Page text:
Angie: What are your favourite power pop songs?

Mason: These days, I’m really feeling “Driver’s Seat” by Sniff’n the Tears. My Bread & Butter bandmate was visiting with his daughter – she’s about 5 – and she asked me to play that song for her on YouTube. I was like “Okaaaaay” and pulled it up and as it played, she got a super serious look on her face and I could see how intensely the song was affecting her. What was going on in her little head?

Angie: How different would you say your solo music is from Bread and Butter?

Mason: Not too different! The main thing I learned from Bread & Butter was music can be fun. It’s weird that a Beach Boys nerd needs to be reminded to put “fun” in their music, but I’m a naturally serious guy. 

You’ll find weirder and more varied tones on my record. I love doing sonic experiments – which you can’t always do when three other people need to sign off on your idea. Alone, I could spend hours and hours getting sounds that might last just a few seconds. Listen to the organ solo after the first verse on “What Took You So Long.” That’s not an organ. I probably spent an entire day doing that. I shoulda just gone out and bought a frickin’ organ!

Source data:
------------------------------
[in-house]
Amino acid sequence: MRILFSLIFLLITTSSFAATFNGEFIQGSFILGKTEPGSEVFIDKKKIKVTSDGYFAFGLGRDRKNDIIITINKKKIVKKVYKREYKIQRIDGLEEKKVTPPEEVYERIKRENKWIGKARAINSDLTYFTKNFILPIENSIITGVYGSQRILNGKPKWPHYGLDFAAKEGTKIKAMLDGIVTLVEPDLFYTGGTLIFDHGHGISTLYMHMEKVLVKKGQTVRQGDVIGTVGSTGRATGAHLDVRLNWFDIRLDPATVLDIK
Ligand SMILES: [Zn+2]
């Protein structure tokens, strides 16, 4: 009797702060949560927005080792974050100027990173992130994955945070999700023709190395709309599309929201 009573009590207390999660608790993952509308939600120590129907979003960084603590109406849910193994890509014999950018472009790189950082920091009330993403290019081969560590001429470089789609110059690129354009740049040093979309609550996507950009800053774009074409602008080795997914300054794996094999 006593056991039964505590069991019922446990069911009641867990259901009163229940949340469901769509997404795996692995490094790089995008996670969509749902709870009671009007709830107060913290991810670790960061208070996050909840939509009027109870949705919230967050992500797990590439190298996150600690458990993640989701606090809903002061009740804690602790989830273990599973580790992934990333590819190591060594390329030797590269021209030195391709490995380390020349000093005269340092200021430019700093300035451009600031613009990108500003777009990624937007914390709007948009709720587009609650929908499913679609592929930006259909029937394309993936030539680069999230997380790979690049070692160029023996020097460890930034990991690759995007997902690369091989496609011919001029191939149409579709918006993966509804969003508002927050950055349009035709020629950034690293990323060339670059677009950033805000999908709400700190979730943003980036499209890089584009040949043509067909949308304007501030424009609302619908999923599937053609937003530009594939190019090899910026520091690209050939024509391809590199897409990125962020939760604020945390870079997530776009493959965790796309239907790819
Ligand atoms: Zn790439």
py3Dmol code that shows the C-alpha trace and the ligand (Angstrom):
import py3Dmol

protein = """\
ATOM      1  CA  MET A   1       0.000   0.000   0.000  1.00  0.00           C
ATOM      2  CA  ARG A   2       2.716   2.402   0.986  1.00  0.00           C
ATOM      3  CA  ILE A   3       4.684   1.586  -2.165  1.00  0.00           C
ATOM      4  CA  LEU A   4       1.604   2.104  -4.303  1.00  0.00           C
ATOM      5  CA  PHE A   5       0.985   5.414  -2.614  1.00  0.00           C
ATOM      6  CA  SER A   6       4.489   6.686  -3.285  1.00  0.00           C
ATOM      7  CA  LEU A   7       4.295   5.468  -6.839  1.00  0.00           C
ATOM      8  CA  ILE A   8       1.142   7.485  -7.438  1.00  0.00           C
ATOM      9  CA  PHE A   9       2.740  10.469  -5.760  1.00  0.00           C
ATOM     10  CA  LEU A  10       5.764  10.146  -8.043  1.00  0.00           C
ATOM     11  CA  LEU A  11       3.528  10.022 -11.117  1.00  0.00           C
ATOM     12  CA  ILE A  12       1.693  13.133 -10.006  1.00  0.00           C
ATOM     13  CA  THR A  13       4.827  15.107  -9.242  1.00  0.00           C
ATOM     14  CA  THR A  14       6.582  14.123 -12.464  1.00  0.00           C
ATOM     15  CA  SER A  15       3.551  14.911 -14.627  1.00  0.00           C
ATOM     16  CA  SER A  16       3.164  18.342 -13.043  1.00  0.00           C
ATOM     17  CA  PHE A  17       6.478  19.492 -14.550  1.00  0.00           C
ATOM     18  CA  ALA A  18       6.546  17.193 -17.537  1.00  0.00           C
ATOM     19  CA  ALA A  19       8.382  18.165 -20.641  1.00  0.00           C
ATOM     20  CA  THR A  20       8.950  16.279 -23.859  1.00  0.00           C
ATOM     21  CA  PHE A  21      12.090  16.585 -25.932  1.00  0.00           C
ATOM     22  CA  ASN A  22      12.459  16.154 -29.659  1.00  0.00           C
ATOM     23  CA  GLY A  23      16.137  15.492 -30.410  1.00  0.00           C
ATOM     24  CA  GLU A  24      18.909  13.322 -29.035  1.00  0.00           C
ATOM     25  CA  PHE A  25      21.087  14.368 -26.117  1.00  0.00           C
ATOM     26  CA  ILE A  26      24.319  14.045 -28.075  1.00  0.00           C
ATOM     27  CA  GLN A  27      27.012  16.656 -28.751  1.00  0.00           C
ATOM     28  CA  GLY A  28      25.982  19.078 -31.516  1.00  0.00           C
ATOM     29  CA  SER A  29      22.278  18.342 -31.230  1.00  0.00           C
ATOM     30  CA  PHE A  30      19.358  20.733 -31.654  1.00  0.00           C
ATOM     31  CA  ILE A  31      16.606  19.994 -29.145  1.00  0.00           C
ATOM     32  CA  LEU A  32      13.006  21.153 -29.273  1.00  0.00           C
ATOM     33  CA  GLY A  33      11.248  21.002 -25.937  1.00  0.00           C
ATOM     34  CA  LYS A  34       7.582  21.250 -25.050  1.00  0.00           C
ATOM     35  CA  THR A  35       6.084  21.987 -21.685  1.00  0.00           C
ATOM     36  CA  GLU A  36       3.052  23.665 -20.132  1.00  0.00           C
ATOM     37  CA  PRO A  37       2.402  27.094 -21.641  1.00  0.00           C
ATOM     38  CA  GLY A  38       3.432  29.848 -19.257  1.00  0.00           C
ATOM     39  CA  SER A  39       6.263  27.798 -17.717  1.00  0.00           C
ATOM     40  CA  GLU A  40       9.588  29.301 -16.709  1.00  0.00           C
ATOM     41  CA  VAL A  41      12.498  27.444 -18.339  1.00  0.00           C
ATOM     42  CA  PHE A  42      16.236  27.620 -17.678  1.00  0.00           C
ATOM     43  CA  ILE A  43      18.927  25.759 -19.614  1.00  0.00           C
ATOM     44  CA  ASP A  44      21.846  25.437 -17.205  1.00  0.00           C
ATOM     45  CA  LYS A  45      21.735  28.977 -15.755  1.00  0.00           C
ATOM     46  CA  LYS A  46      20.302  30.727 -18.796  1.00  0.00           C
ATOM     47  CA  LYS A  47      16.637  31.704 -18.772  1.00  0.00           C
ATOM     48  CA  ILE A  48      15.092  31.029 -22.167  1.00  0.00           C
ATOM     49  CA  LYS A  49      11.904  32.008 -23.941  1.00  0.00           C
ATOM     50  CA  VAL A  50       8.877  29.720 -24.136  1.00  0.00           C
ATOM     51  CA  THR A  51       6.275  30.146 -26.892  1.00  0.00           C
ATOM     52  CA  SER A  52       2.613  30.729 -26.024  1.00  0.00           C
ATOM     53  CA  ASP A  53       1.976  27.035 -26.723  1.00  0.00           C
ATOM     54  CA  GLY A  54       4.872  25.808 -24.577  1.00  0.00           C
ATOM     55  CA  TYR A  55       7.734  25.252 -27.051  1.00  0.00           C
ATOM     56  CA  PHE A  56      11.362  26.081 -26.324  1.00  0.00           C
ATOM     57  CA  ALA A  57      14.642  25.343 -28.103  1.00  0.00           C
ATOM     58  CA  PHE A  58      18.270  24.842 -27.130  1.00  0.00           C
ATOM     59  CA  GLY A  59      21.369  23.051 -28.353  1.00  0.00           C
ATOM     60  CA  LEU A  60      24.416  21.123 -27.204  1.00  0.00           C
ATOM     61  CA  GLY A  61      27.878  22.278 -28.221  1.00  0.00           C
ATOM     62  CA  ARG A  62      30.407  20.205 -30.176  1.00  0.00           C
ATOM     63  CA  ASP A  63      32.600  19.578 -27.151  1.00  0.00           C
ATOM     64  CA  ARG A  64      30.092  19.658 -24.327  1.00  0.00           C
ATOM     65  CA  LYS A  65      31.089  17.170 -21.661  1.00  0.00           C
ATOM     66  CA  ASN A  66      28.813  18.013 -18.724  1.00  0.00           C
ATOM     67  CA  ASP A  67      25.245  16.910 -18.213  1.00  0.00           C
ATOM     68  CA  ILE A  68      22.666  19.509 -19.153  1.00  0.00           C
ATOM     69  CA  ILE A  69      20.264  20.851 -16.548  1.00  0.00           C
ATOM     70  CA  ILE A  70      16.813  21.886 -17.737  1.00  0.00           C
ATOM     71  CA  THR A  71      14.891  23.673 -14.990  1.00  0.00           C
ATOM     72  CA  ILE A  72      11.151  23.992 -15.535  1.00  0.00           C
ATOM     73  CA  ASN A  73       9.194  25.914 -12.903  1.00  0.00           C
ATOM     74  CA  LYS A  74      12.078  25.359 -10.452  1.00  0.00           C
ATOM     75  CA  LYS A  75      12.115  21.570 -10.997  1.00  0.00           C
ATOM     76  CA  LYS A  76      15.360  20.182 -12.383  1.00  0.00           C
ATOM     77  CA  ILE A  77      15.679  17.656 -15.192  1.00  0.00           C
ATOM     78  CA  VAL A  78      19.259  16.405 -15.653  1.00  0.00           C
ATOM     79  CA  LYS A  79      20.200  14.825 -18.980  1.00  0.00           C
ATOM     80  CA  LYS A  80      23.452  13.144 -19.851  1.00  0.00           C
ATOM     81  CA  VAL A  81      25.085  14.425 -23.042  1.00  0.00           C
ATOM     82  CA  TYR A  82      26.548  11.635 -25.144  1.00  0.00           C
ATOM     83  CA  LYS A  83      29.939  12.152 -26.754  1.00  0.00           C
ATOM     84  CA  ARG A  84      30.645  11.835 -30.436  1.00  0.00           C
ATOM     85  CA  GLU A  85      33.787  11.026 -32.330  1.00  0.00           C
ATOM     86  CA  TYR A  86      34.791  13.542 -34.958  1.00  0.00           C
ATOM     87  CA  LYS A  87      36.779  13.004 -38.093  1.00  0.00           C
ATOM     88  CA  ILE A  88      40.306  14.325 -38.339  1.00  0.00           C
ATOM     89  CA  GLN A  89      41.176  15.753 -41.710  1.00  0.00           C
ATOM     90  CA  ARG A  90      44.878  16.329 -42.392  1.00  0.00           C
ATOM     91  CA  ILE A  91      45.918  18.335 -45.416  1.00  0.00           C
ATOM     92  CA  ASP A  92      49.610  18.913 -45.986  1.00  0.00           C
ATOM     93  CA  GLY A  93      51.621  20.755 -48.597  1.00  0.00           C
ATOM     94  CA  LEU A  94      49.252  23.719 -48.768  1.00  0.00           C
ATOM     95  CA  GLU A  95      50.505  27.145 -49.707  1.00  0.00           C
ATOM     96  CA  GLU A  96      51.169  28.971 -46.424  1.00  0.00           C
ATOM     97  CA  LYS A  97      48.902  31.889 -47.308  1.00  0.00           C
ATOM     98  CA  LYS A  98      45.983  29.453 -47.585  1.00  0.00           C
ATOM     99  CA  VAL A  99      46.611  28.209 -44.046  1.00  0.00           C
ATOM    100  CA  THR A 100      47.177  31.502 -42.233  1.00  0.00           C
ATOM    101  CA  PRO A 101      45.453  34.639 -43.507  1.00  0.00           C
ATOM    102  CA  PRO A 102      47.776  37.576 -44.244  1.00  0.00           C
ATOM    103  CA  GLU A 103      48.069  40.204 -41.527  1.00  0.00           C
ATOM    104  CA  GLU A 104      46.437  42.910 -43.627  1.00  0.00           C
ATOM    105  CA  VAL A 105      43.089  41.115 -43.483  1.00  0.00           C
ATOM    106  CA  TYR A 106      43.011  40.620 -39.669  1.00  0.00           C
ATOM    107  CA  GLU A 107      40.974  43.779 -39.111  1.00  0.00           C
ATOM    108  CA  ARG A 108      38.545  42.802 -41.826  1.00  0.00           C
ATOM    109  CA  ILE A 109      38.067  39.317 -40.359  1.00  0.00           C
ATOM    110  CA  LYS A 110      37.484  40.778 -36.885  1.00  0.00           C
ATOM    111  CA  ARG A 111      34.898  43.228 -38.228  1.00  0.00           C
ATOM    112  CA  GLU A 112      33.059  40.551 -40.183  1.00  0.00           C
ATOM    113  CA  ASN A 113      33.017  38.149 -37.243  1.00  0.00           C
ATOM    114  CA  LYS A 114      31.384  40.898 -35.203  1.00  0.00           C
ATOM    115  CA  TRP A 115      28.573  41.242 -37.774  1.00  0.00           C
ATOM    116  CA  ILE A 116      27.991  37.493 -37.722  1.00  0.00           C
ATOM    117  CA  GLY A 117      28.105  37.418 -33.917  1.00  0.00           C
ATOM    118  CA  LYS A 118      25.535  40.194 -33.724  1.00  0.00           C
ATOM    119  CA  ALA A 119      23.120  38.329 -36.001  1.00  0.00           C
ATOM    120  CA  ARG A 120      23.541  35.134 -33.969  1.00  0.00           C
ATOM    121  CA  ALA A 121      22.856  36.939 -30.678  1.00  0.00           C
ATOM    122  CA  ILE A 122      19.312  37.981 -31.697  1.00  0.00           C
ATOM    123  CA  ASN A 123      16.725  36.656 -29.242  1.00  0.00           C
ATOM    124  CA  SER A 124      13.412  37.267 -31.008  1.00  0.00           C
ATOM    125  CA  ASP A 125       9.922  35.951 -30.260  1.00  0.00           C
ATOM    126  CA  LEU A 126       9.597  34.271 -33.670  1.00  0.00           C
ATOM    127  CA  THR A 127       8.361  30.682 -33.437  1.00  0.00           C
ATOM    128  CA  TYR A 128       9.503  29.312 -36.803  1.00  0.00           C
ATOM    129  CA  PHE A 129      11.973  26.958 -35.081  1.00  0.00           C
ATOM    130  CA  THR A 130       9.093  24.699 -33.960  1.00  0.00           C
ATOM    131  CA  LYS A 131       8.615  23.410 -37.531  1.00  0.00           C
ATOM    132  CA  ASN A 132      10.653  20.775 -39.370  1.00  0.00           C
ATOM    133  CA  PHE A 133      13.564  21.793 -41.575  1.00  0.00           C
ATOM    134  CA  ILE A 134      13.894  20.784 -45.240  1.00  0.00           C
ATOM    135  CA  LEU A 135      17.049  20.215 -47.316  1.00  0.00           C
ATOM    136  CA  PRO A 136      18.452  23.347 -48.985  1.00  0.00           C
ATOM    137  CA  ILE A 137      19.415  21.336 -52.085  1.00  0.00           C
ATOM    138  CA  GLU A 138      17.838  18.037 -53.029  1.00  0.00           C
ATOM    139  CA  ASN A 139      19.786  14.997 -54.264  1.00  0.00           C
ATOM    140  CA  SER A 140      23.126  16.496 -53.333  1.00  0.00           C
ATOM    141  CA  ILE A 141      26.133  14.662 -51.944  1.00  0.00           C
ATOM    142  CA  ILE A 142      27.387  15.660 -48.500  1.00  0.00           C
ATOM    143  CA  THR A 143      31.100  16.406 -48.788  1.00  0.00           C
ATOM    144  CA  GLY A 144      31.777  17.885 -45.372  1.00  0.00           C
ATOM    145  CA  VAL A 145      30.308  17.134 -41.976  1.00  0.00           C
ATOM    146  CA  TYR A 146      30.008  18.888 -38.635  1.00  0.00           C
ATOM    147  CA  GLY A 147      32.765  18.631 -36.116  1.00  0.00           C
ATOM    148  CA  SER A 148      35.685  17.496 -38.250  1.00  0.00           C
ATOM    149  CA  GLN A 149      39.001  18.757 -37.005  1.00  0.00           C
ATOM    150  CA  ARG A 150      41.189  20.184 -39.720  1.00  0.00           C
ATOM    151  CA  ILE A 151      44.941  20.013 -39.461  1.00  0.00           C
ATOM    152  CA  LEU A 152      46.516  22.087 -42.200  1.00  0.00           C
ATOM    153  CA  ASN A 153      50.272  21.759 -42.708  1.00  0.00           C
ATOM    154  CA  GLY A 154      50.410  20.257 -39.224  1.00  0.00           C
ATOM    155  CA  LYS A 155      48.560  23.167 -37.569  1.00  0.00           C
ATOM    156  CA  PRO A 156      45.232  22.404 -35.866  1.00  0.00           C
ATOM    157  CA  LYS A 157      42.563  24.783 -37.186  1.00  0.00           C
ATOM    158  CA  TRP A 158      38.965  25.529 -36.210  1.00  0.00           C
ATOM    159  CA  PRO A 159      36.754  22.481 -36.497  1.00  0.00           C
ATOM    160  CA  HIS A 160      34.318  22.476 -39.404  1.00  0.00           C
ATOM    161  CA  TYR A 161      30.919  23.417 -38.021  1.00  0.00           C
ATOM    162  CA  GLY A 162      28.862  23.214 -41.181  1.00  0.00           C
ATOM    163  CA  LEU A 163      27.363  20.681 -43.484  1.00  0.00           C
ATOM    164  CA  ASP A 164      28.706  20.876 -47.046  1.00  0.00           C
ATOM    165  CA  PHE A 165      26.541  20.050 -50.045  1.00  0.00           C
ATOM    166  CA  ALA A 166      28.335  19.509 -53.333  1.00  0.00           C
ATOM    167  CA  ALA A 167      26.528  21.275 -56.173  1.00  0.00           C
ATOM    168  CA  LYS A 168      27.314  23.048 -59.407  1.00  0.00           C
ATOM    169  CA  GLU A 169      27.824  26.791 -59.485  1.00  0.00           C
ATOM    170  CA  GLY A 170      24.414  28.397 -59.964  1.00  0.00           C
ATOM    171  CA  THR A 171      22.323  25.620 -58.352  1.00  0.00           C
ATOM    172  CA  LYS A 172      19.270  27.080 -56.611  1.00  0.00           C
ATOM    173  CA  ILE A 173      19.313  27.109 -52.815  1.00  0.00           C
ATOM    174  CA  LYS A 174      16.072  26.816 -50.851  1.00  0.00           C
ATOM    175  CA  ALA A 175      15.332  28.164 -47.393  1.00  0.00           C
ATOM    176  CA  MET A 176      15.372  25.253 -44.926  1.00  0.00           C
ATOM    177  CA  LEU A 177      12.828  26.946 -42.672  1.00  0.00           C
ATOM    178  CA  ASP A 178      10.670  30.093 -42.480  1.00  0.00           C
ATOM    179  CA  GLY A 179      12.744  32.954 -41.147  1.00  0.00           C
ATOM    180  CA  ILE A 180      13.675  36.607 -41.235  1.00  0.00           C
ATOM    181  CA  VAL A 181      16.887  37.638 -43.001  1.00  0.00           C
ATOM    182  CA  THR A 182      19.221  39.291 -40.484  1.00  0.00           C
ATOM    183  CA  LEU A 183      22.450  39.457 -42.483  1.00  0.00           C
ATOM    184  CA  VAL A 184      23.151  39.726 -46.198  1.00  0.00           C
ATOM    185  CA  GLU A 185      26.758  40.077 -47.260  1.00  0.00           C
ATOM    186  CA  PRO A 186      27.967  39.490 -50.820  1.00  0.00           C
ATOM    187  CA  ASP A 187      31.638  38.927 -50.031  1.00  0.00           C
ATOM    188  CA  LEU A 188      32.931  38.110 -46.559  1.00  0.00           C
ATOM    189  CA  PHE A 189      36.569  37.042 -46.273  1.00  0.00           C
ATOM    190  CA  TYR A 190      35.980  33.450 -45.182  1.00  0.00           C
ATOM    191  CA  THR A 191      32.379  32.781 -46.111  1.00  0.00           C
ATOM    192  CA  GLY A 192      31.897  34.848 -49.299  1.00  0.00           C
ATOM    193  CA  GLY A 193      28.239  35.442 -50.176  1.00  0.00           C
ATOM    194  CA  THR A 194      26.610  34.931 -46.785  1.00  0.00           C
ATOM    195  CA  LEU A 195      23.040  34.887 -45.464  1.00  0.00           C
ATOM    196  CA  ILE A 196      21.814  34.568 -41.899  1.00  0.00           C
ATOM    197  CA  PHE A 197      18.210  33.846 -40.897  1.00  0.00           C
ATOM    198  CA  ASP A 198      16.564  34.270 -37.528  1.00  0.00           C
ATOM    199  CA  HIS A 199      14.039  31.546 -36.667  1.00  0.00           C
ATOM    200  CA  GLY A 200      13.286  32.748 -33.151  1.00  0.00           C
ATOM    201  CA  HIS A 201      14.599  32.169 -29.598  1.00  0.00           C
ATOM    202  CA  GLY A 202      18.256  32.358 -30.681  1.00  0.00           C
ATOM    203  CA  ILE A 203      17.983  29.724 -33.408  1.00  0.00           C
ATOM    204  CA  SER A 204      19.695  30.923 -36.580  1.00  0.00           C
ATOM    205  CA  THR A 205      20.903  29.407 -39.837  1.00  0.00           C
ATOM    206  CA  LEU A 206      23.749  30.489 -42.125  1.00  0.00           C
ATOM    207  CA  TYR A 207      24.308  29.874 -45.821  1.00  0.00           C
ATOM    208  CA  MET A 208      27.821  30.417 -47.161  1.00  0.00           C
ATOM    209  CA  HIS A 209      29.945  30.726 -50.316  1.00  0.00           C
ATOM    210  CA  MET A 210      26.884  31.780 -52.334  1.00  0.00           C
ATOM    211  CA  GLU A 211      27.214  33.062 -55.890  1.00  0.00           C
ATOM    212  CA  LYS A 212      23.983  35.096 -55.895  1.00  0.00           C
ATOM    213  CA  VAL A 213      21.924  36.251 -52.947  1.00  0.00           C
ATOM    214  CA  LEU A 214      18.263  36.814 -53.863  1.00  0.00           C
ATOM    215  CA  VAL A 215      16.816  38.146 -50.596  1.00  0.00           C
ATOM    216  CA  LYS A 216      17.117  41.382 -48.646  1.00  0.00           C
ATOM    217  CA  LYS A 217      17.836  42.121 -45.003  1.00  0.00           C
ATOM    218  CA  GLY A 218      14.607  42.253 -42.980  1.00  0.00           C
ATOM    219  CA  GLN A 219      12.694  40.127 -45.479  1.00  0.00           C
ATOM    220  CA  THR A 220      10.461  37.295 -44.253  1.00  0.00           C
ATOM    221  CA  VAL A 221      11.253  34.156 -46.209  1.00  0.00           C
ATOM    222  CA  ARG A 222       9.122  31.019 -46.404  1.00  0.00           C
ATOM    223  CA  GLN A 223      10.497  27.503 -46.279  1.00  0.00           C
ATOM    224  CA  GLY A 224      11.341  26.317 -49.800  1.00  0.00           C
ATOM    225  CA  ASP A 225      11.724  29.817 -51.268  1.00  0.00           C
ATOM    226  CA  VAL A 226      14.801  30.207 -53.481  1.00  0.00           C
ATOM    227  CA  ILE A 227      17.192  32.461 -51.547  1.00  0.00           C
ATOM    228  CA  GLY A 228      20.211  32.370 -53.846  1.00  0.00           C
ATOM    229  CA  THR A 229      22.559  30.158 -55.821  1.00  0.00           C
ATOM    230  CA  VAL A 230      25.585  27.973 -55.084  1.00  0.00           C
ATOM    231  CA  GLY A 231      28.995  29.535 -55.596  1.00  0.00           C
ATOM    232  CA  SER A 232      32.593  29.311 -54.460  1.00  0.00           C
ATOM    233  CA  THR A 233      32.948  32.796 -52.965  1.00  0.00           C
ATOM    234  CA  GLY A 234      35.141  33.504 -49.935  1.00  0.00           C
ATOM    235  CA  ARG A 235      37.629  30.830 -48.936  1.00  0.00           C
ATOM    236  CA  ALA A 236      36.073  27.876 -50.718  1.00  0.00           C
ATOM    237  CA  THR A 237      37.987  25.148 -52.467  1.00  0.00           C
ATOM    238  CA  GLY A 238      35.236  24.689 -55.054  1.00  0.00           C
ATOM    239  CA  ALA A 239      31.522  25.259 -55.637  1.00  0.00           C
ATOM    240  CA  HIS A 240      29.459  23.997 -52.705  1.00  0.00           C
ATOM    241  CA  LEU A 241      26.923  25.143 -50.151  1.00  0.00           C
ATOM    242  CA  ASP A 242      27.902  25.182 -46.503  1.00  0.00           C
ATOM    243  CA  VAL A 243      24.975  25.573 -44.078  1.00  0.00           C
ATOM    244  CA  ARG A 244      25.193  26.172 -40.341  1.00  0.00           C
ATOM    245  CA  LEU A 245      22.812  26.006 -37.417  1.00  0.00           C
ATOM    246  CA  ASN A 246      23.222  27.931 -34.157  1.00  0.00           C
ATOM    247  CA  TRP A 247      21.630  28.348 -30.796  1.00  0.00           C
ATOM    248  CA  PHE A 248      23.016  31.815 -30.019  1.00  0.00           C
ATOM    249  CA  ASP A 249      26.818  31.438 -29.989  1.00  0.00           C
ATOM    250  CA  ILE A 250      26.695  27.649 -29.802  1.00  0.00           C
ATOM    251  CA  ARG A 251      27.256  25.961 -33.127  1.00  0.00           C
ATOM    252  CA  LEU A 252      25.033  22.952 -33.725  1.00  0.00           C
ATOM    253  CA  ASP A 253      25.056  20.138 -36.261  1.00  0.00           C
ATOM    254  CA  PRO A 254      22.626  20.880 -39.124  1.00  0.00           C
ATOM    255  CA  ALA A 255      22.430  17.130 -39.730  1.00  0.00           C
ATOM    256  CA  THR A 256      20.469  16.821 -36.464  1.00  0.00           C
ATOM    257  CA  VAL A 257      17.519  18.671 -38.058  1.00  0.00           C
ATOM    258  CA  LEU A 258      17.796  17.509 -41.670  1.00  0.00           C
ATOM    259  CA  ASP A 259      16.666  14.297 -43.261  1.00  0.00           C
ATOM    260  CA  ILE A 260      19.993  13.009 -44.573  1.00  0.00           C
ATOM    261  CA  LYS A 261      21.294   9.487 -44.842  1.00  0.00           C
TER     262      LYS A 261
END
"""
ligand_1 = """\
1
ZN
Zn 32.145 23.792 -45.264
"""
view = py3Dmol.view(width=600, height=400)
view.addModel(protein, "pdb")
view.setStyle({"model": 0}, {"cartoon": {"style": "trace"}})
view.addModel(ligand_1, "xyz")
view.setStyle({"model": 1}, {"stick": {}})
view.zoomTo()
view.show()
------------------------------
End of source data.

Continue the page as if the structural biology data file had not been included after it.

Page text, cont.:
Angie: What was it like writing and recording Morning People?

Mason: Like a dream. I’m a little mystified at how fast the songs and recordings came together. I love being in the studio, but it’s also a lot of work: setting up the gear, writing the arrangement, re-writing the arrangement, doing take after take until it sounds good, scrapping the whole thing and starting over. But honestly, the hours just flew by. 

Angie: What was it like recording the music video for “Plastered”?

Mason: It was like meticulously creating a world where things kinda make sense if you squint your eyes… My girlfriend Zoë designed the set and the special effects, and we built the props together. My pals Shane (Bread & Butter) and Maria (Acapulco Lips) played the other musicians in the band so people wouldn’t have to look at my face non-stop. Sean Downey directed it and I loved how loose he was. “Why don’t you take this bunch of sticks and just throw them on the ground?”

Angie: What are your favourite songs on the album?

Mason: “Hanging Around” was the first song written for the album and it set the tone, so that has a soft spot in my heart. I also really love, “What Took You So Long,” because it combines my two great loves – being hard on myself and saying nice things about my girlfriend.

Angie: What are your goals for the year?

Mason: I put together a band of friends to play these songs live and promote the release. I would love to get invited to play a festival somewhere fun! I’m also hoping that some bands or musicians like what they hear enough to ask me to record or produce songs with them. I can do the alone-in-the-studio thing, but it’s way more fun with friends.

You can follow Mason on Facebook, Twitter, Instagram, Bandcamp, and his website.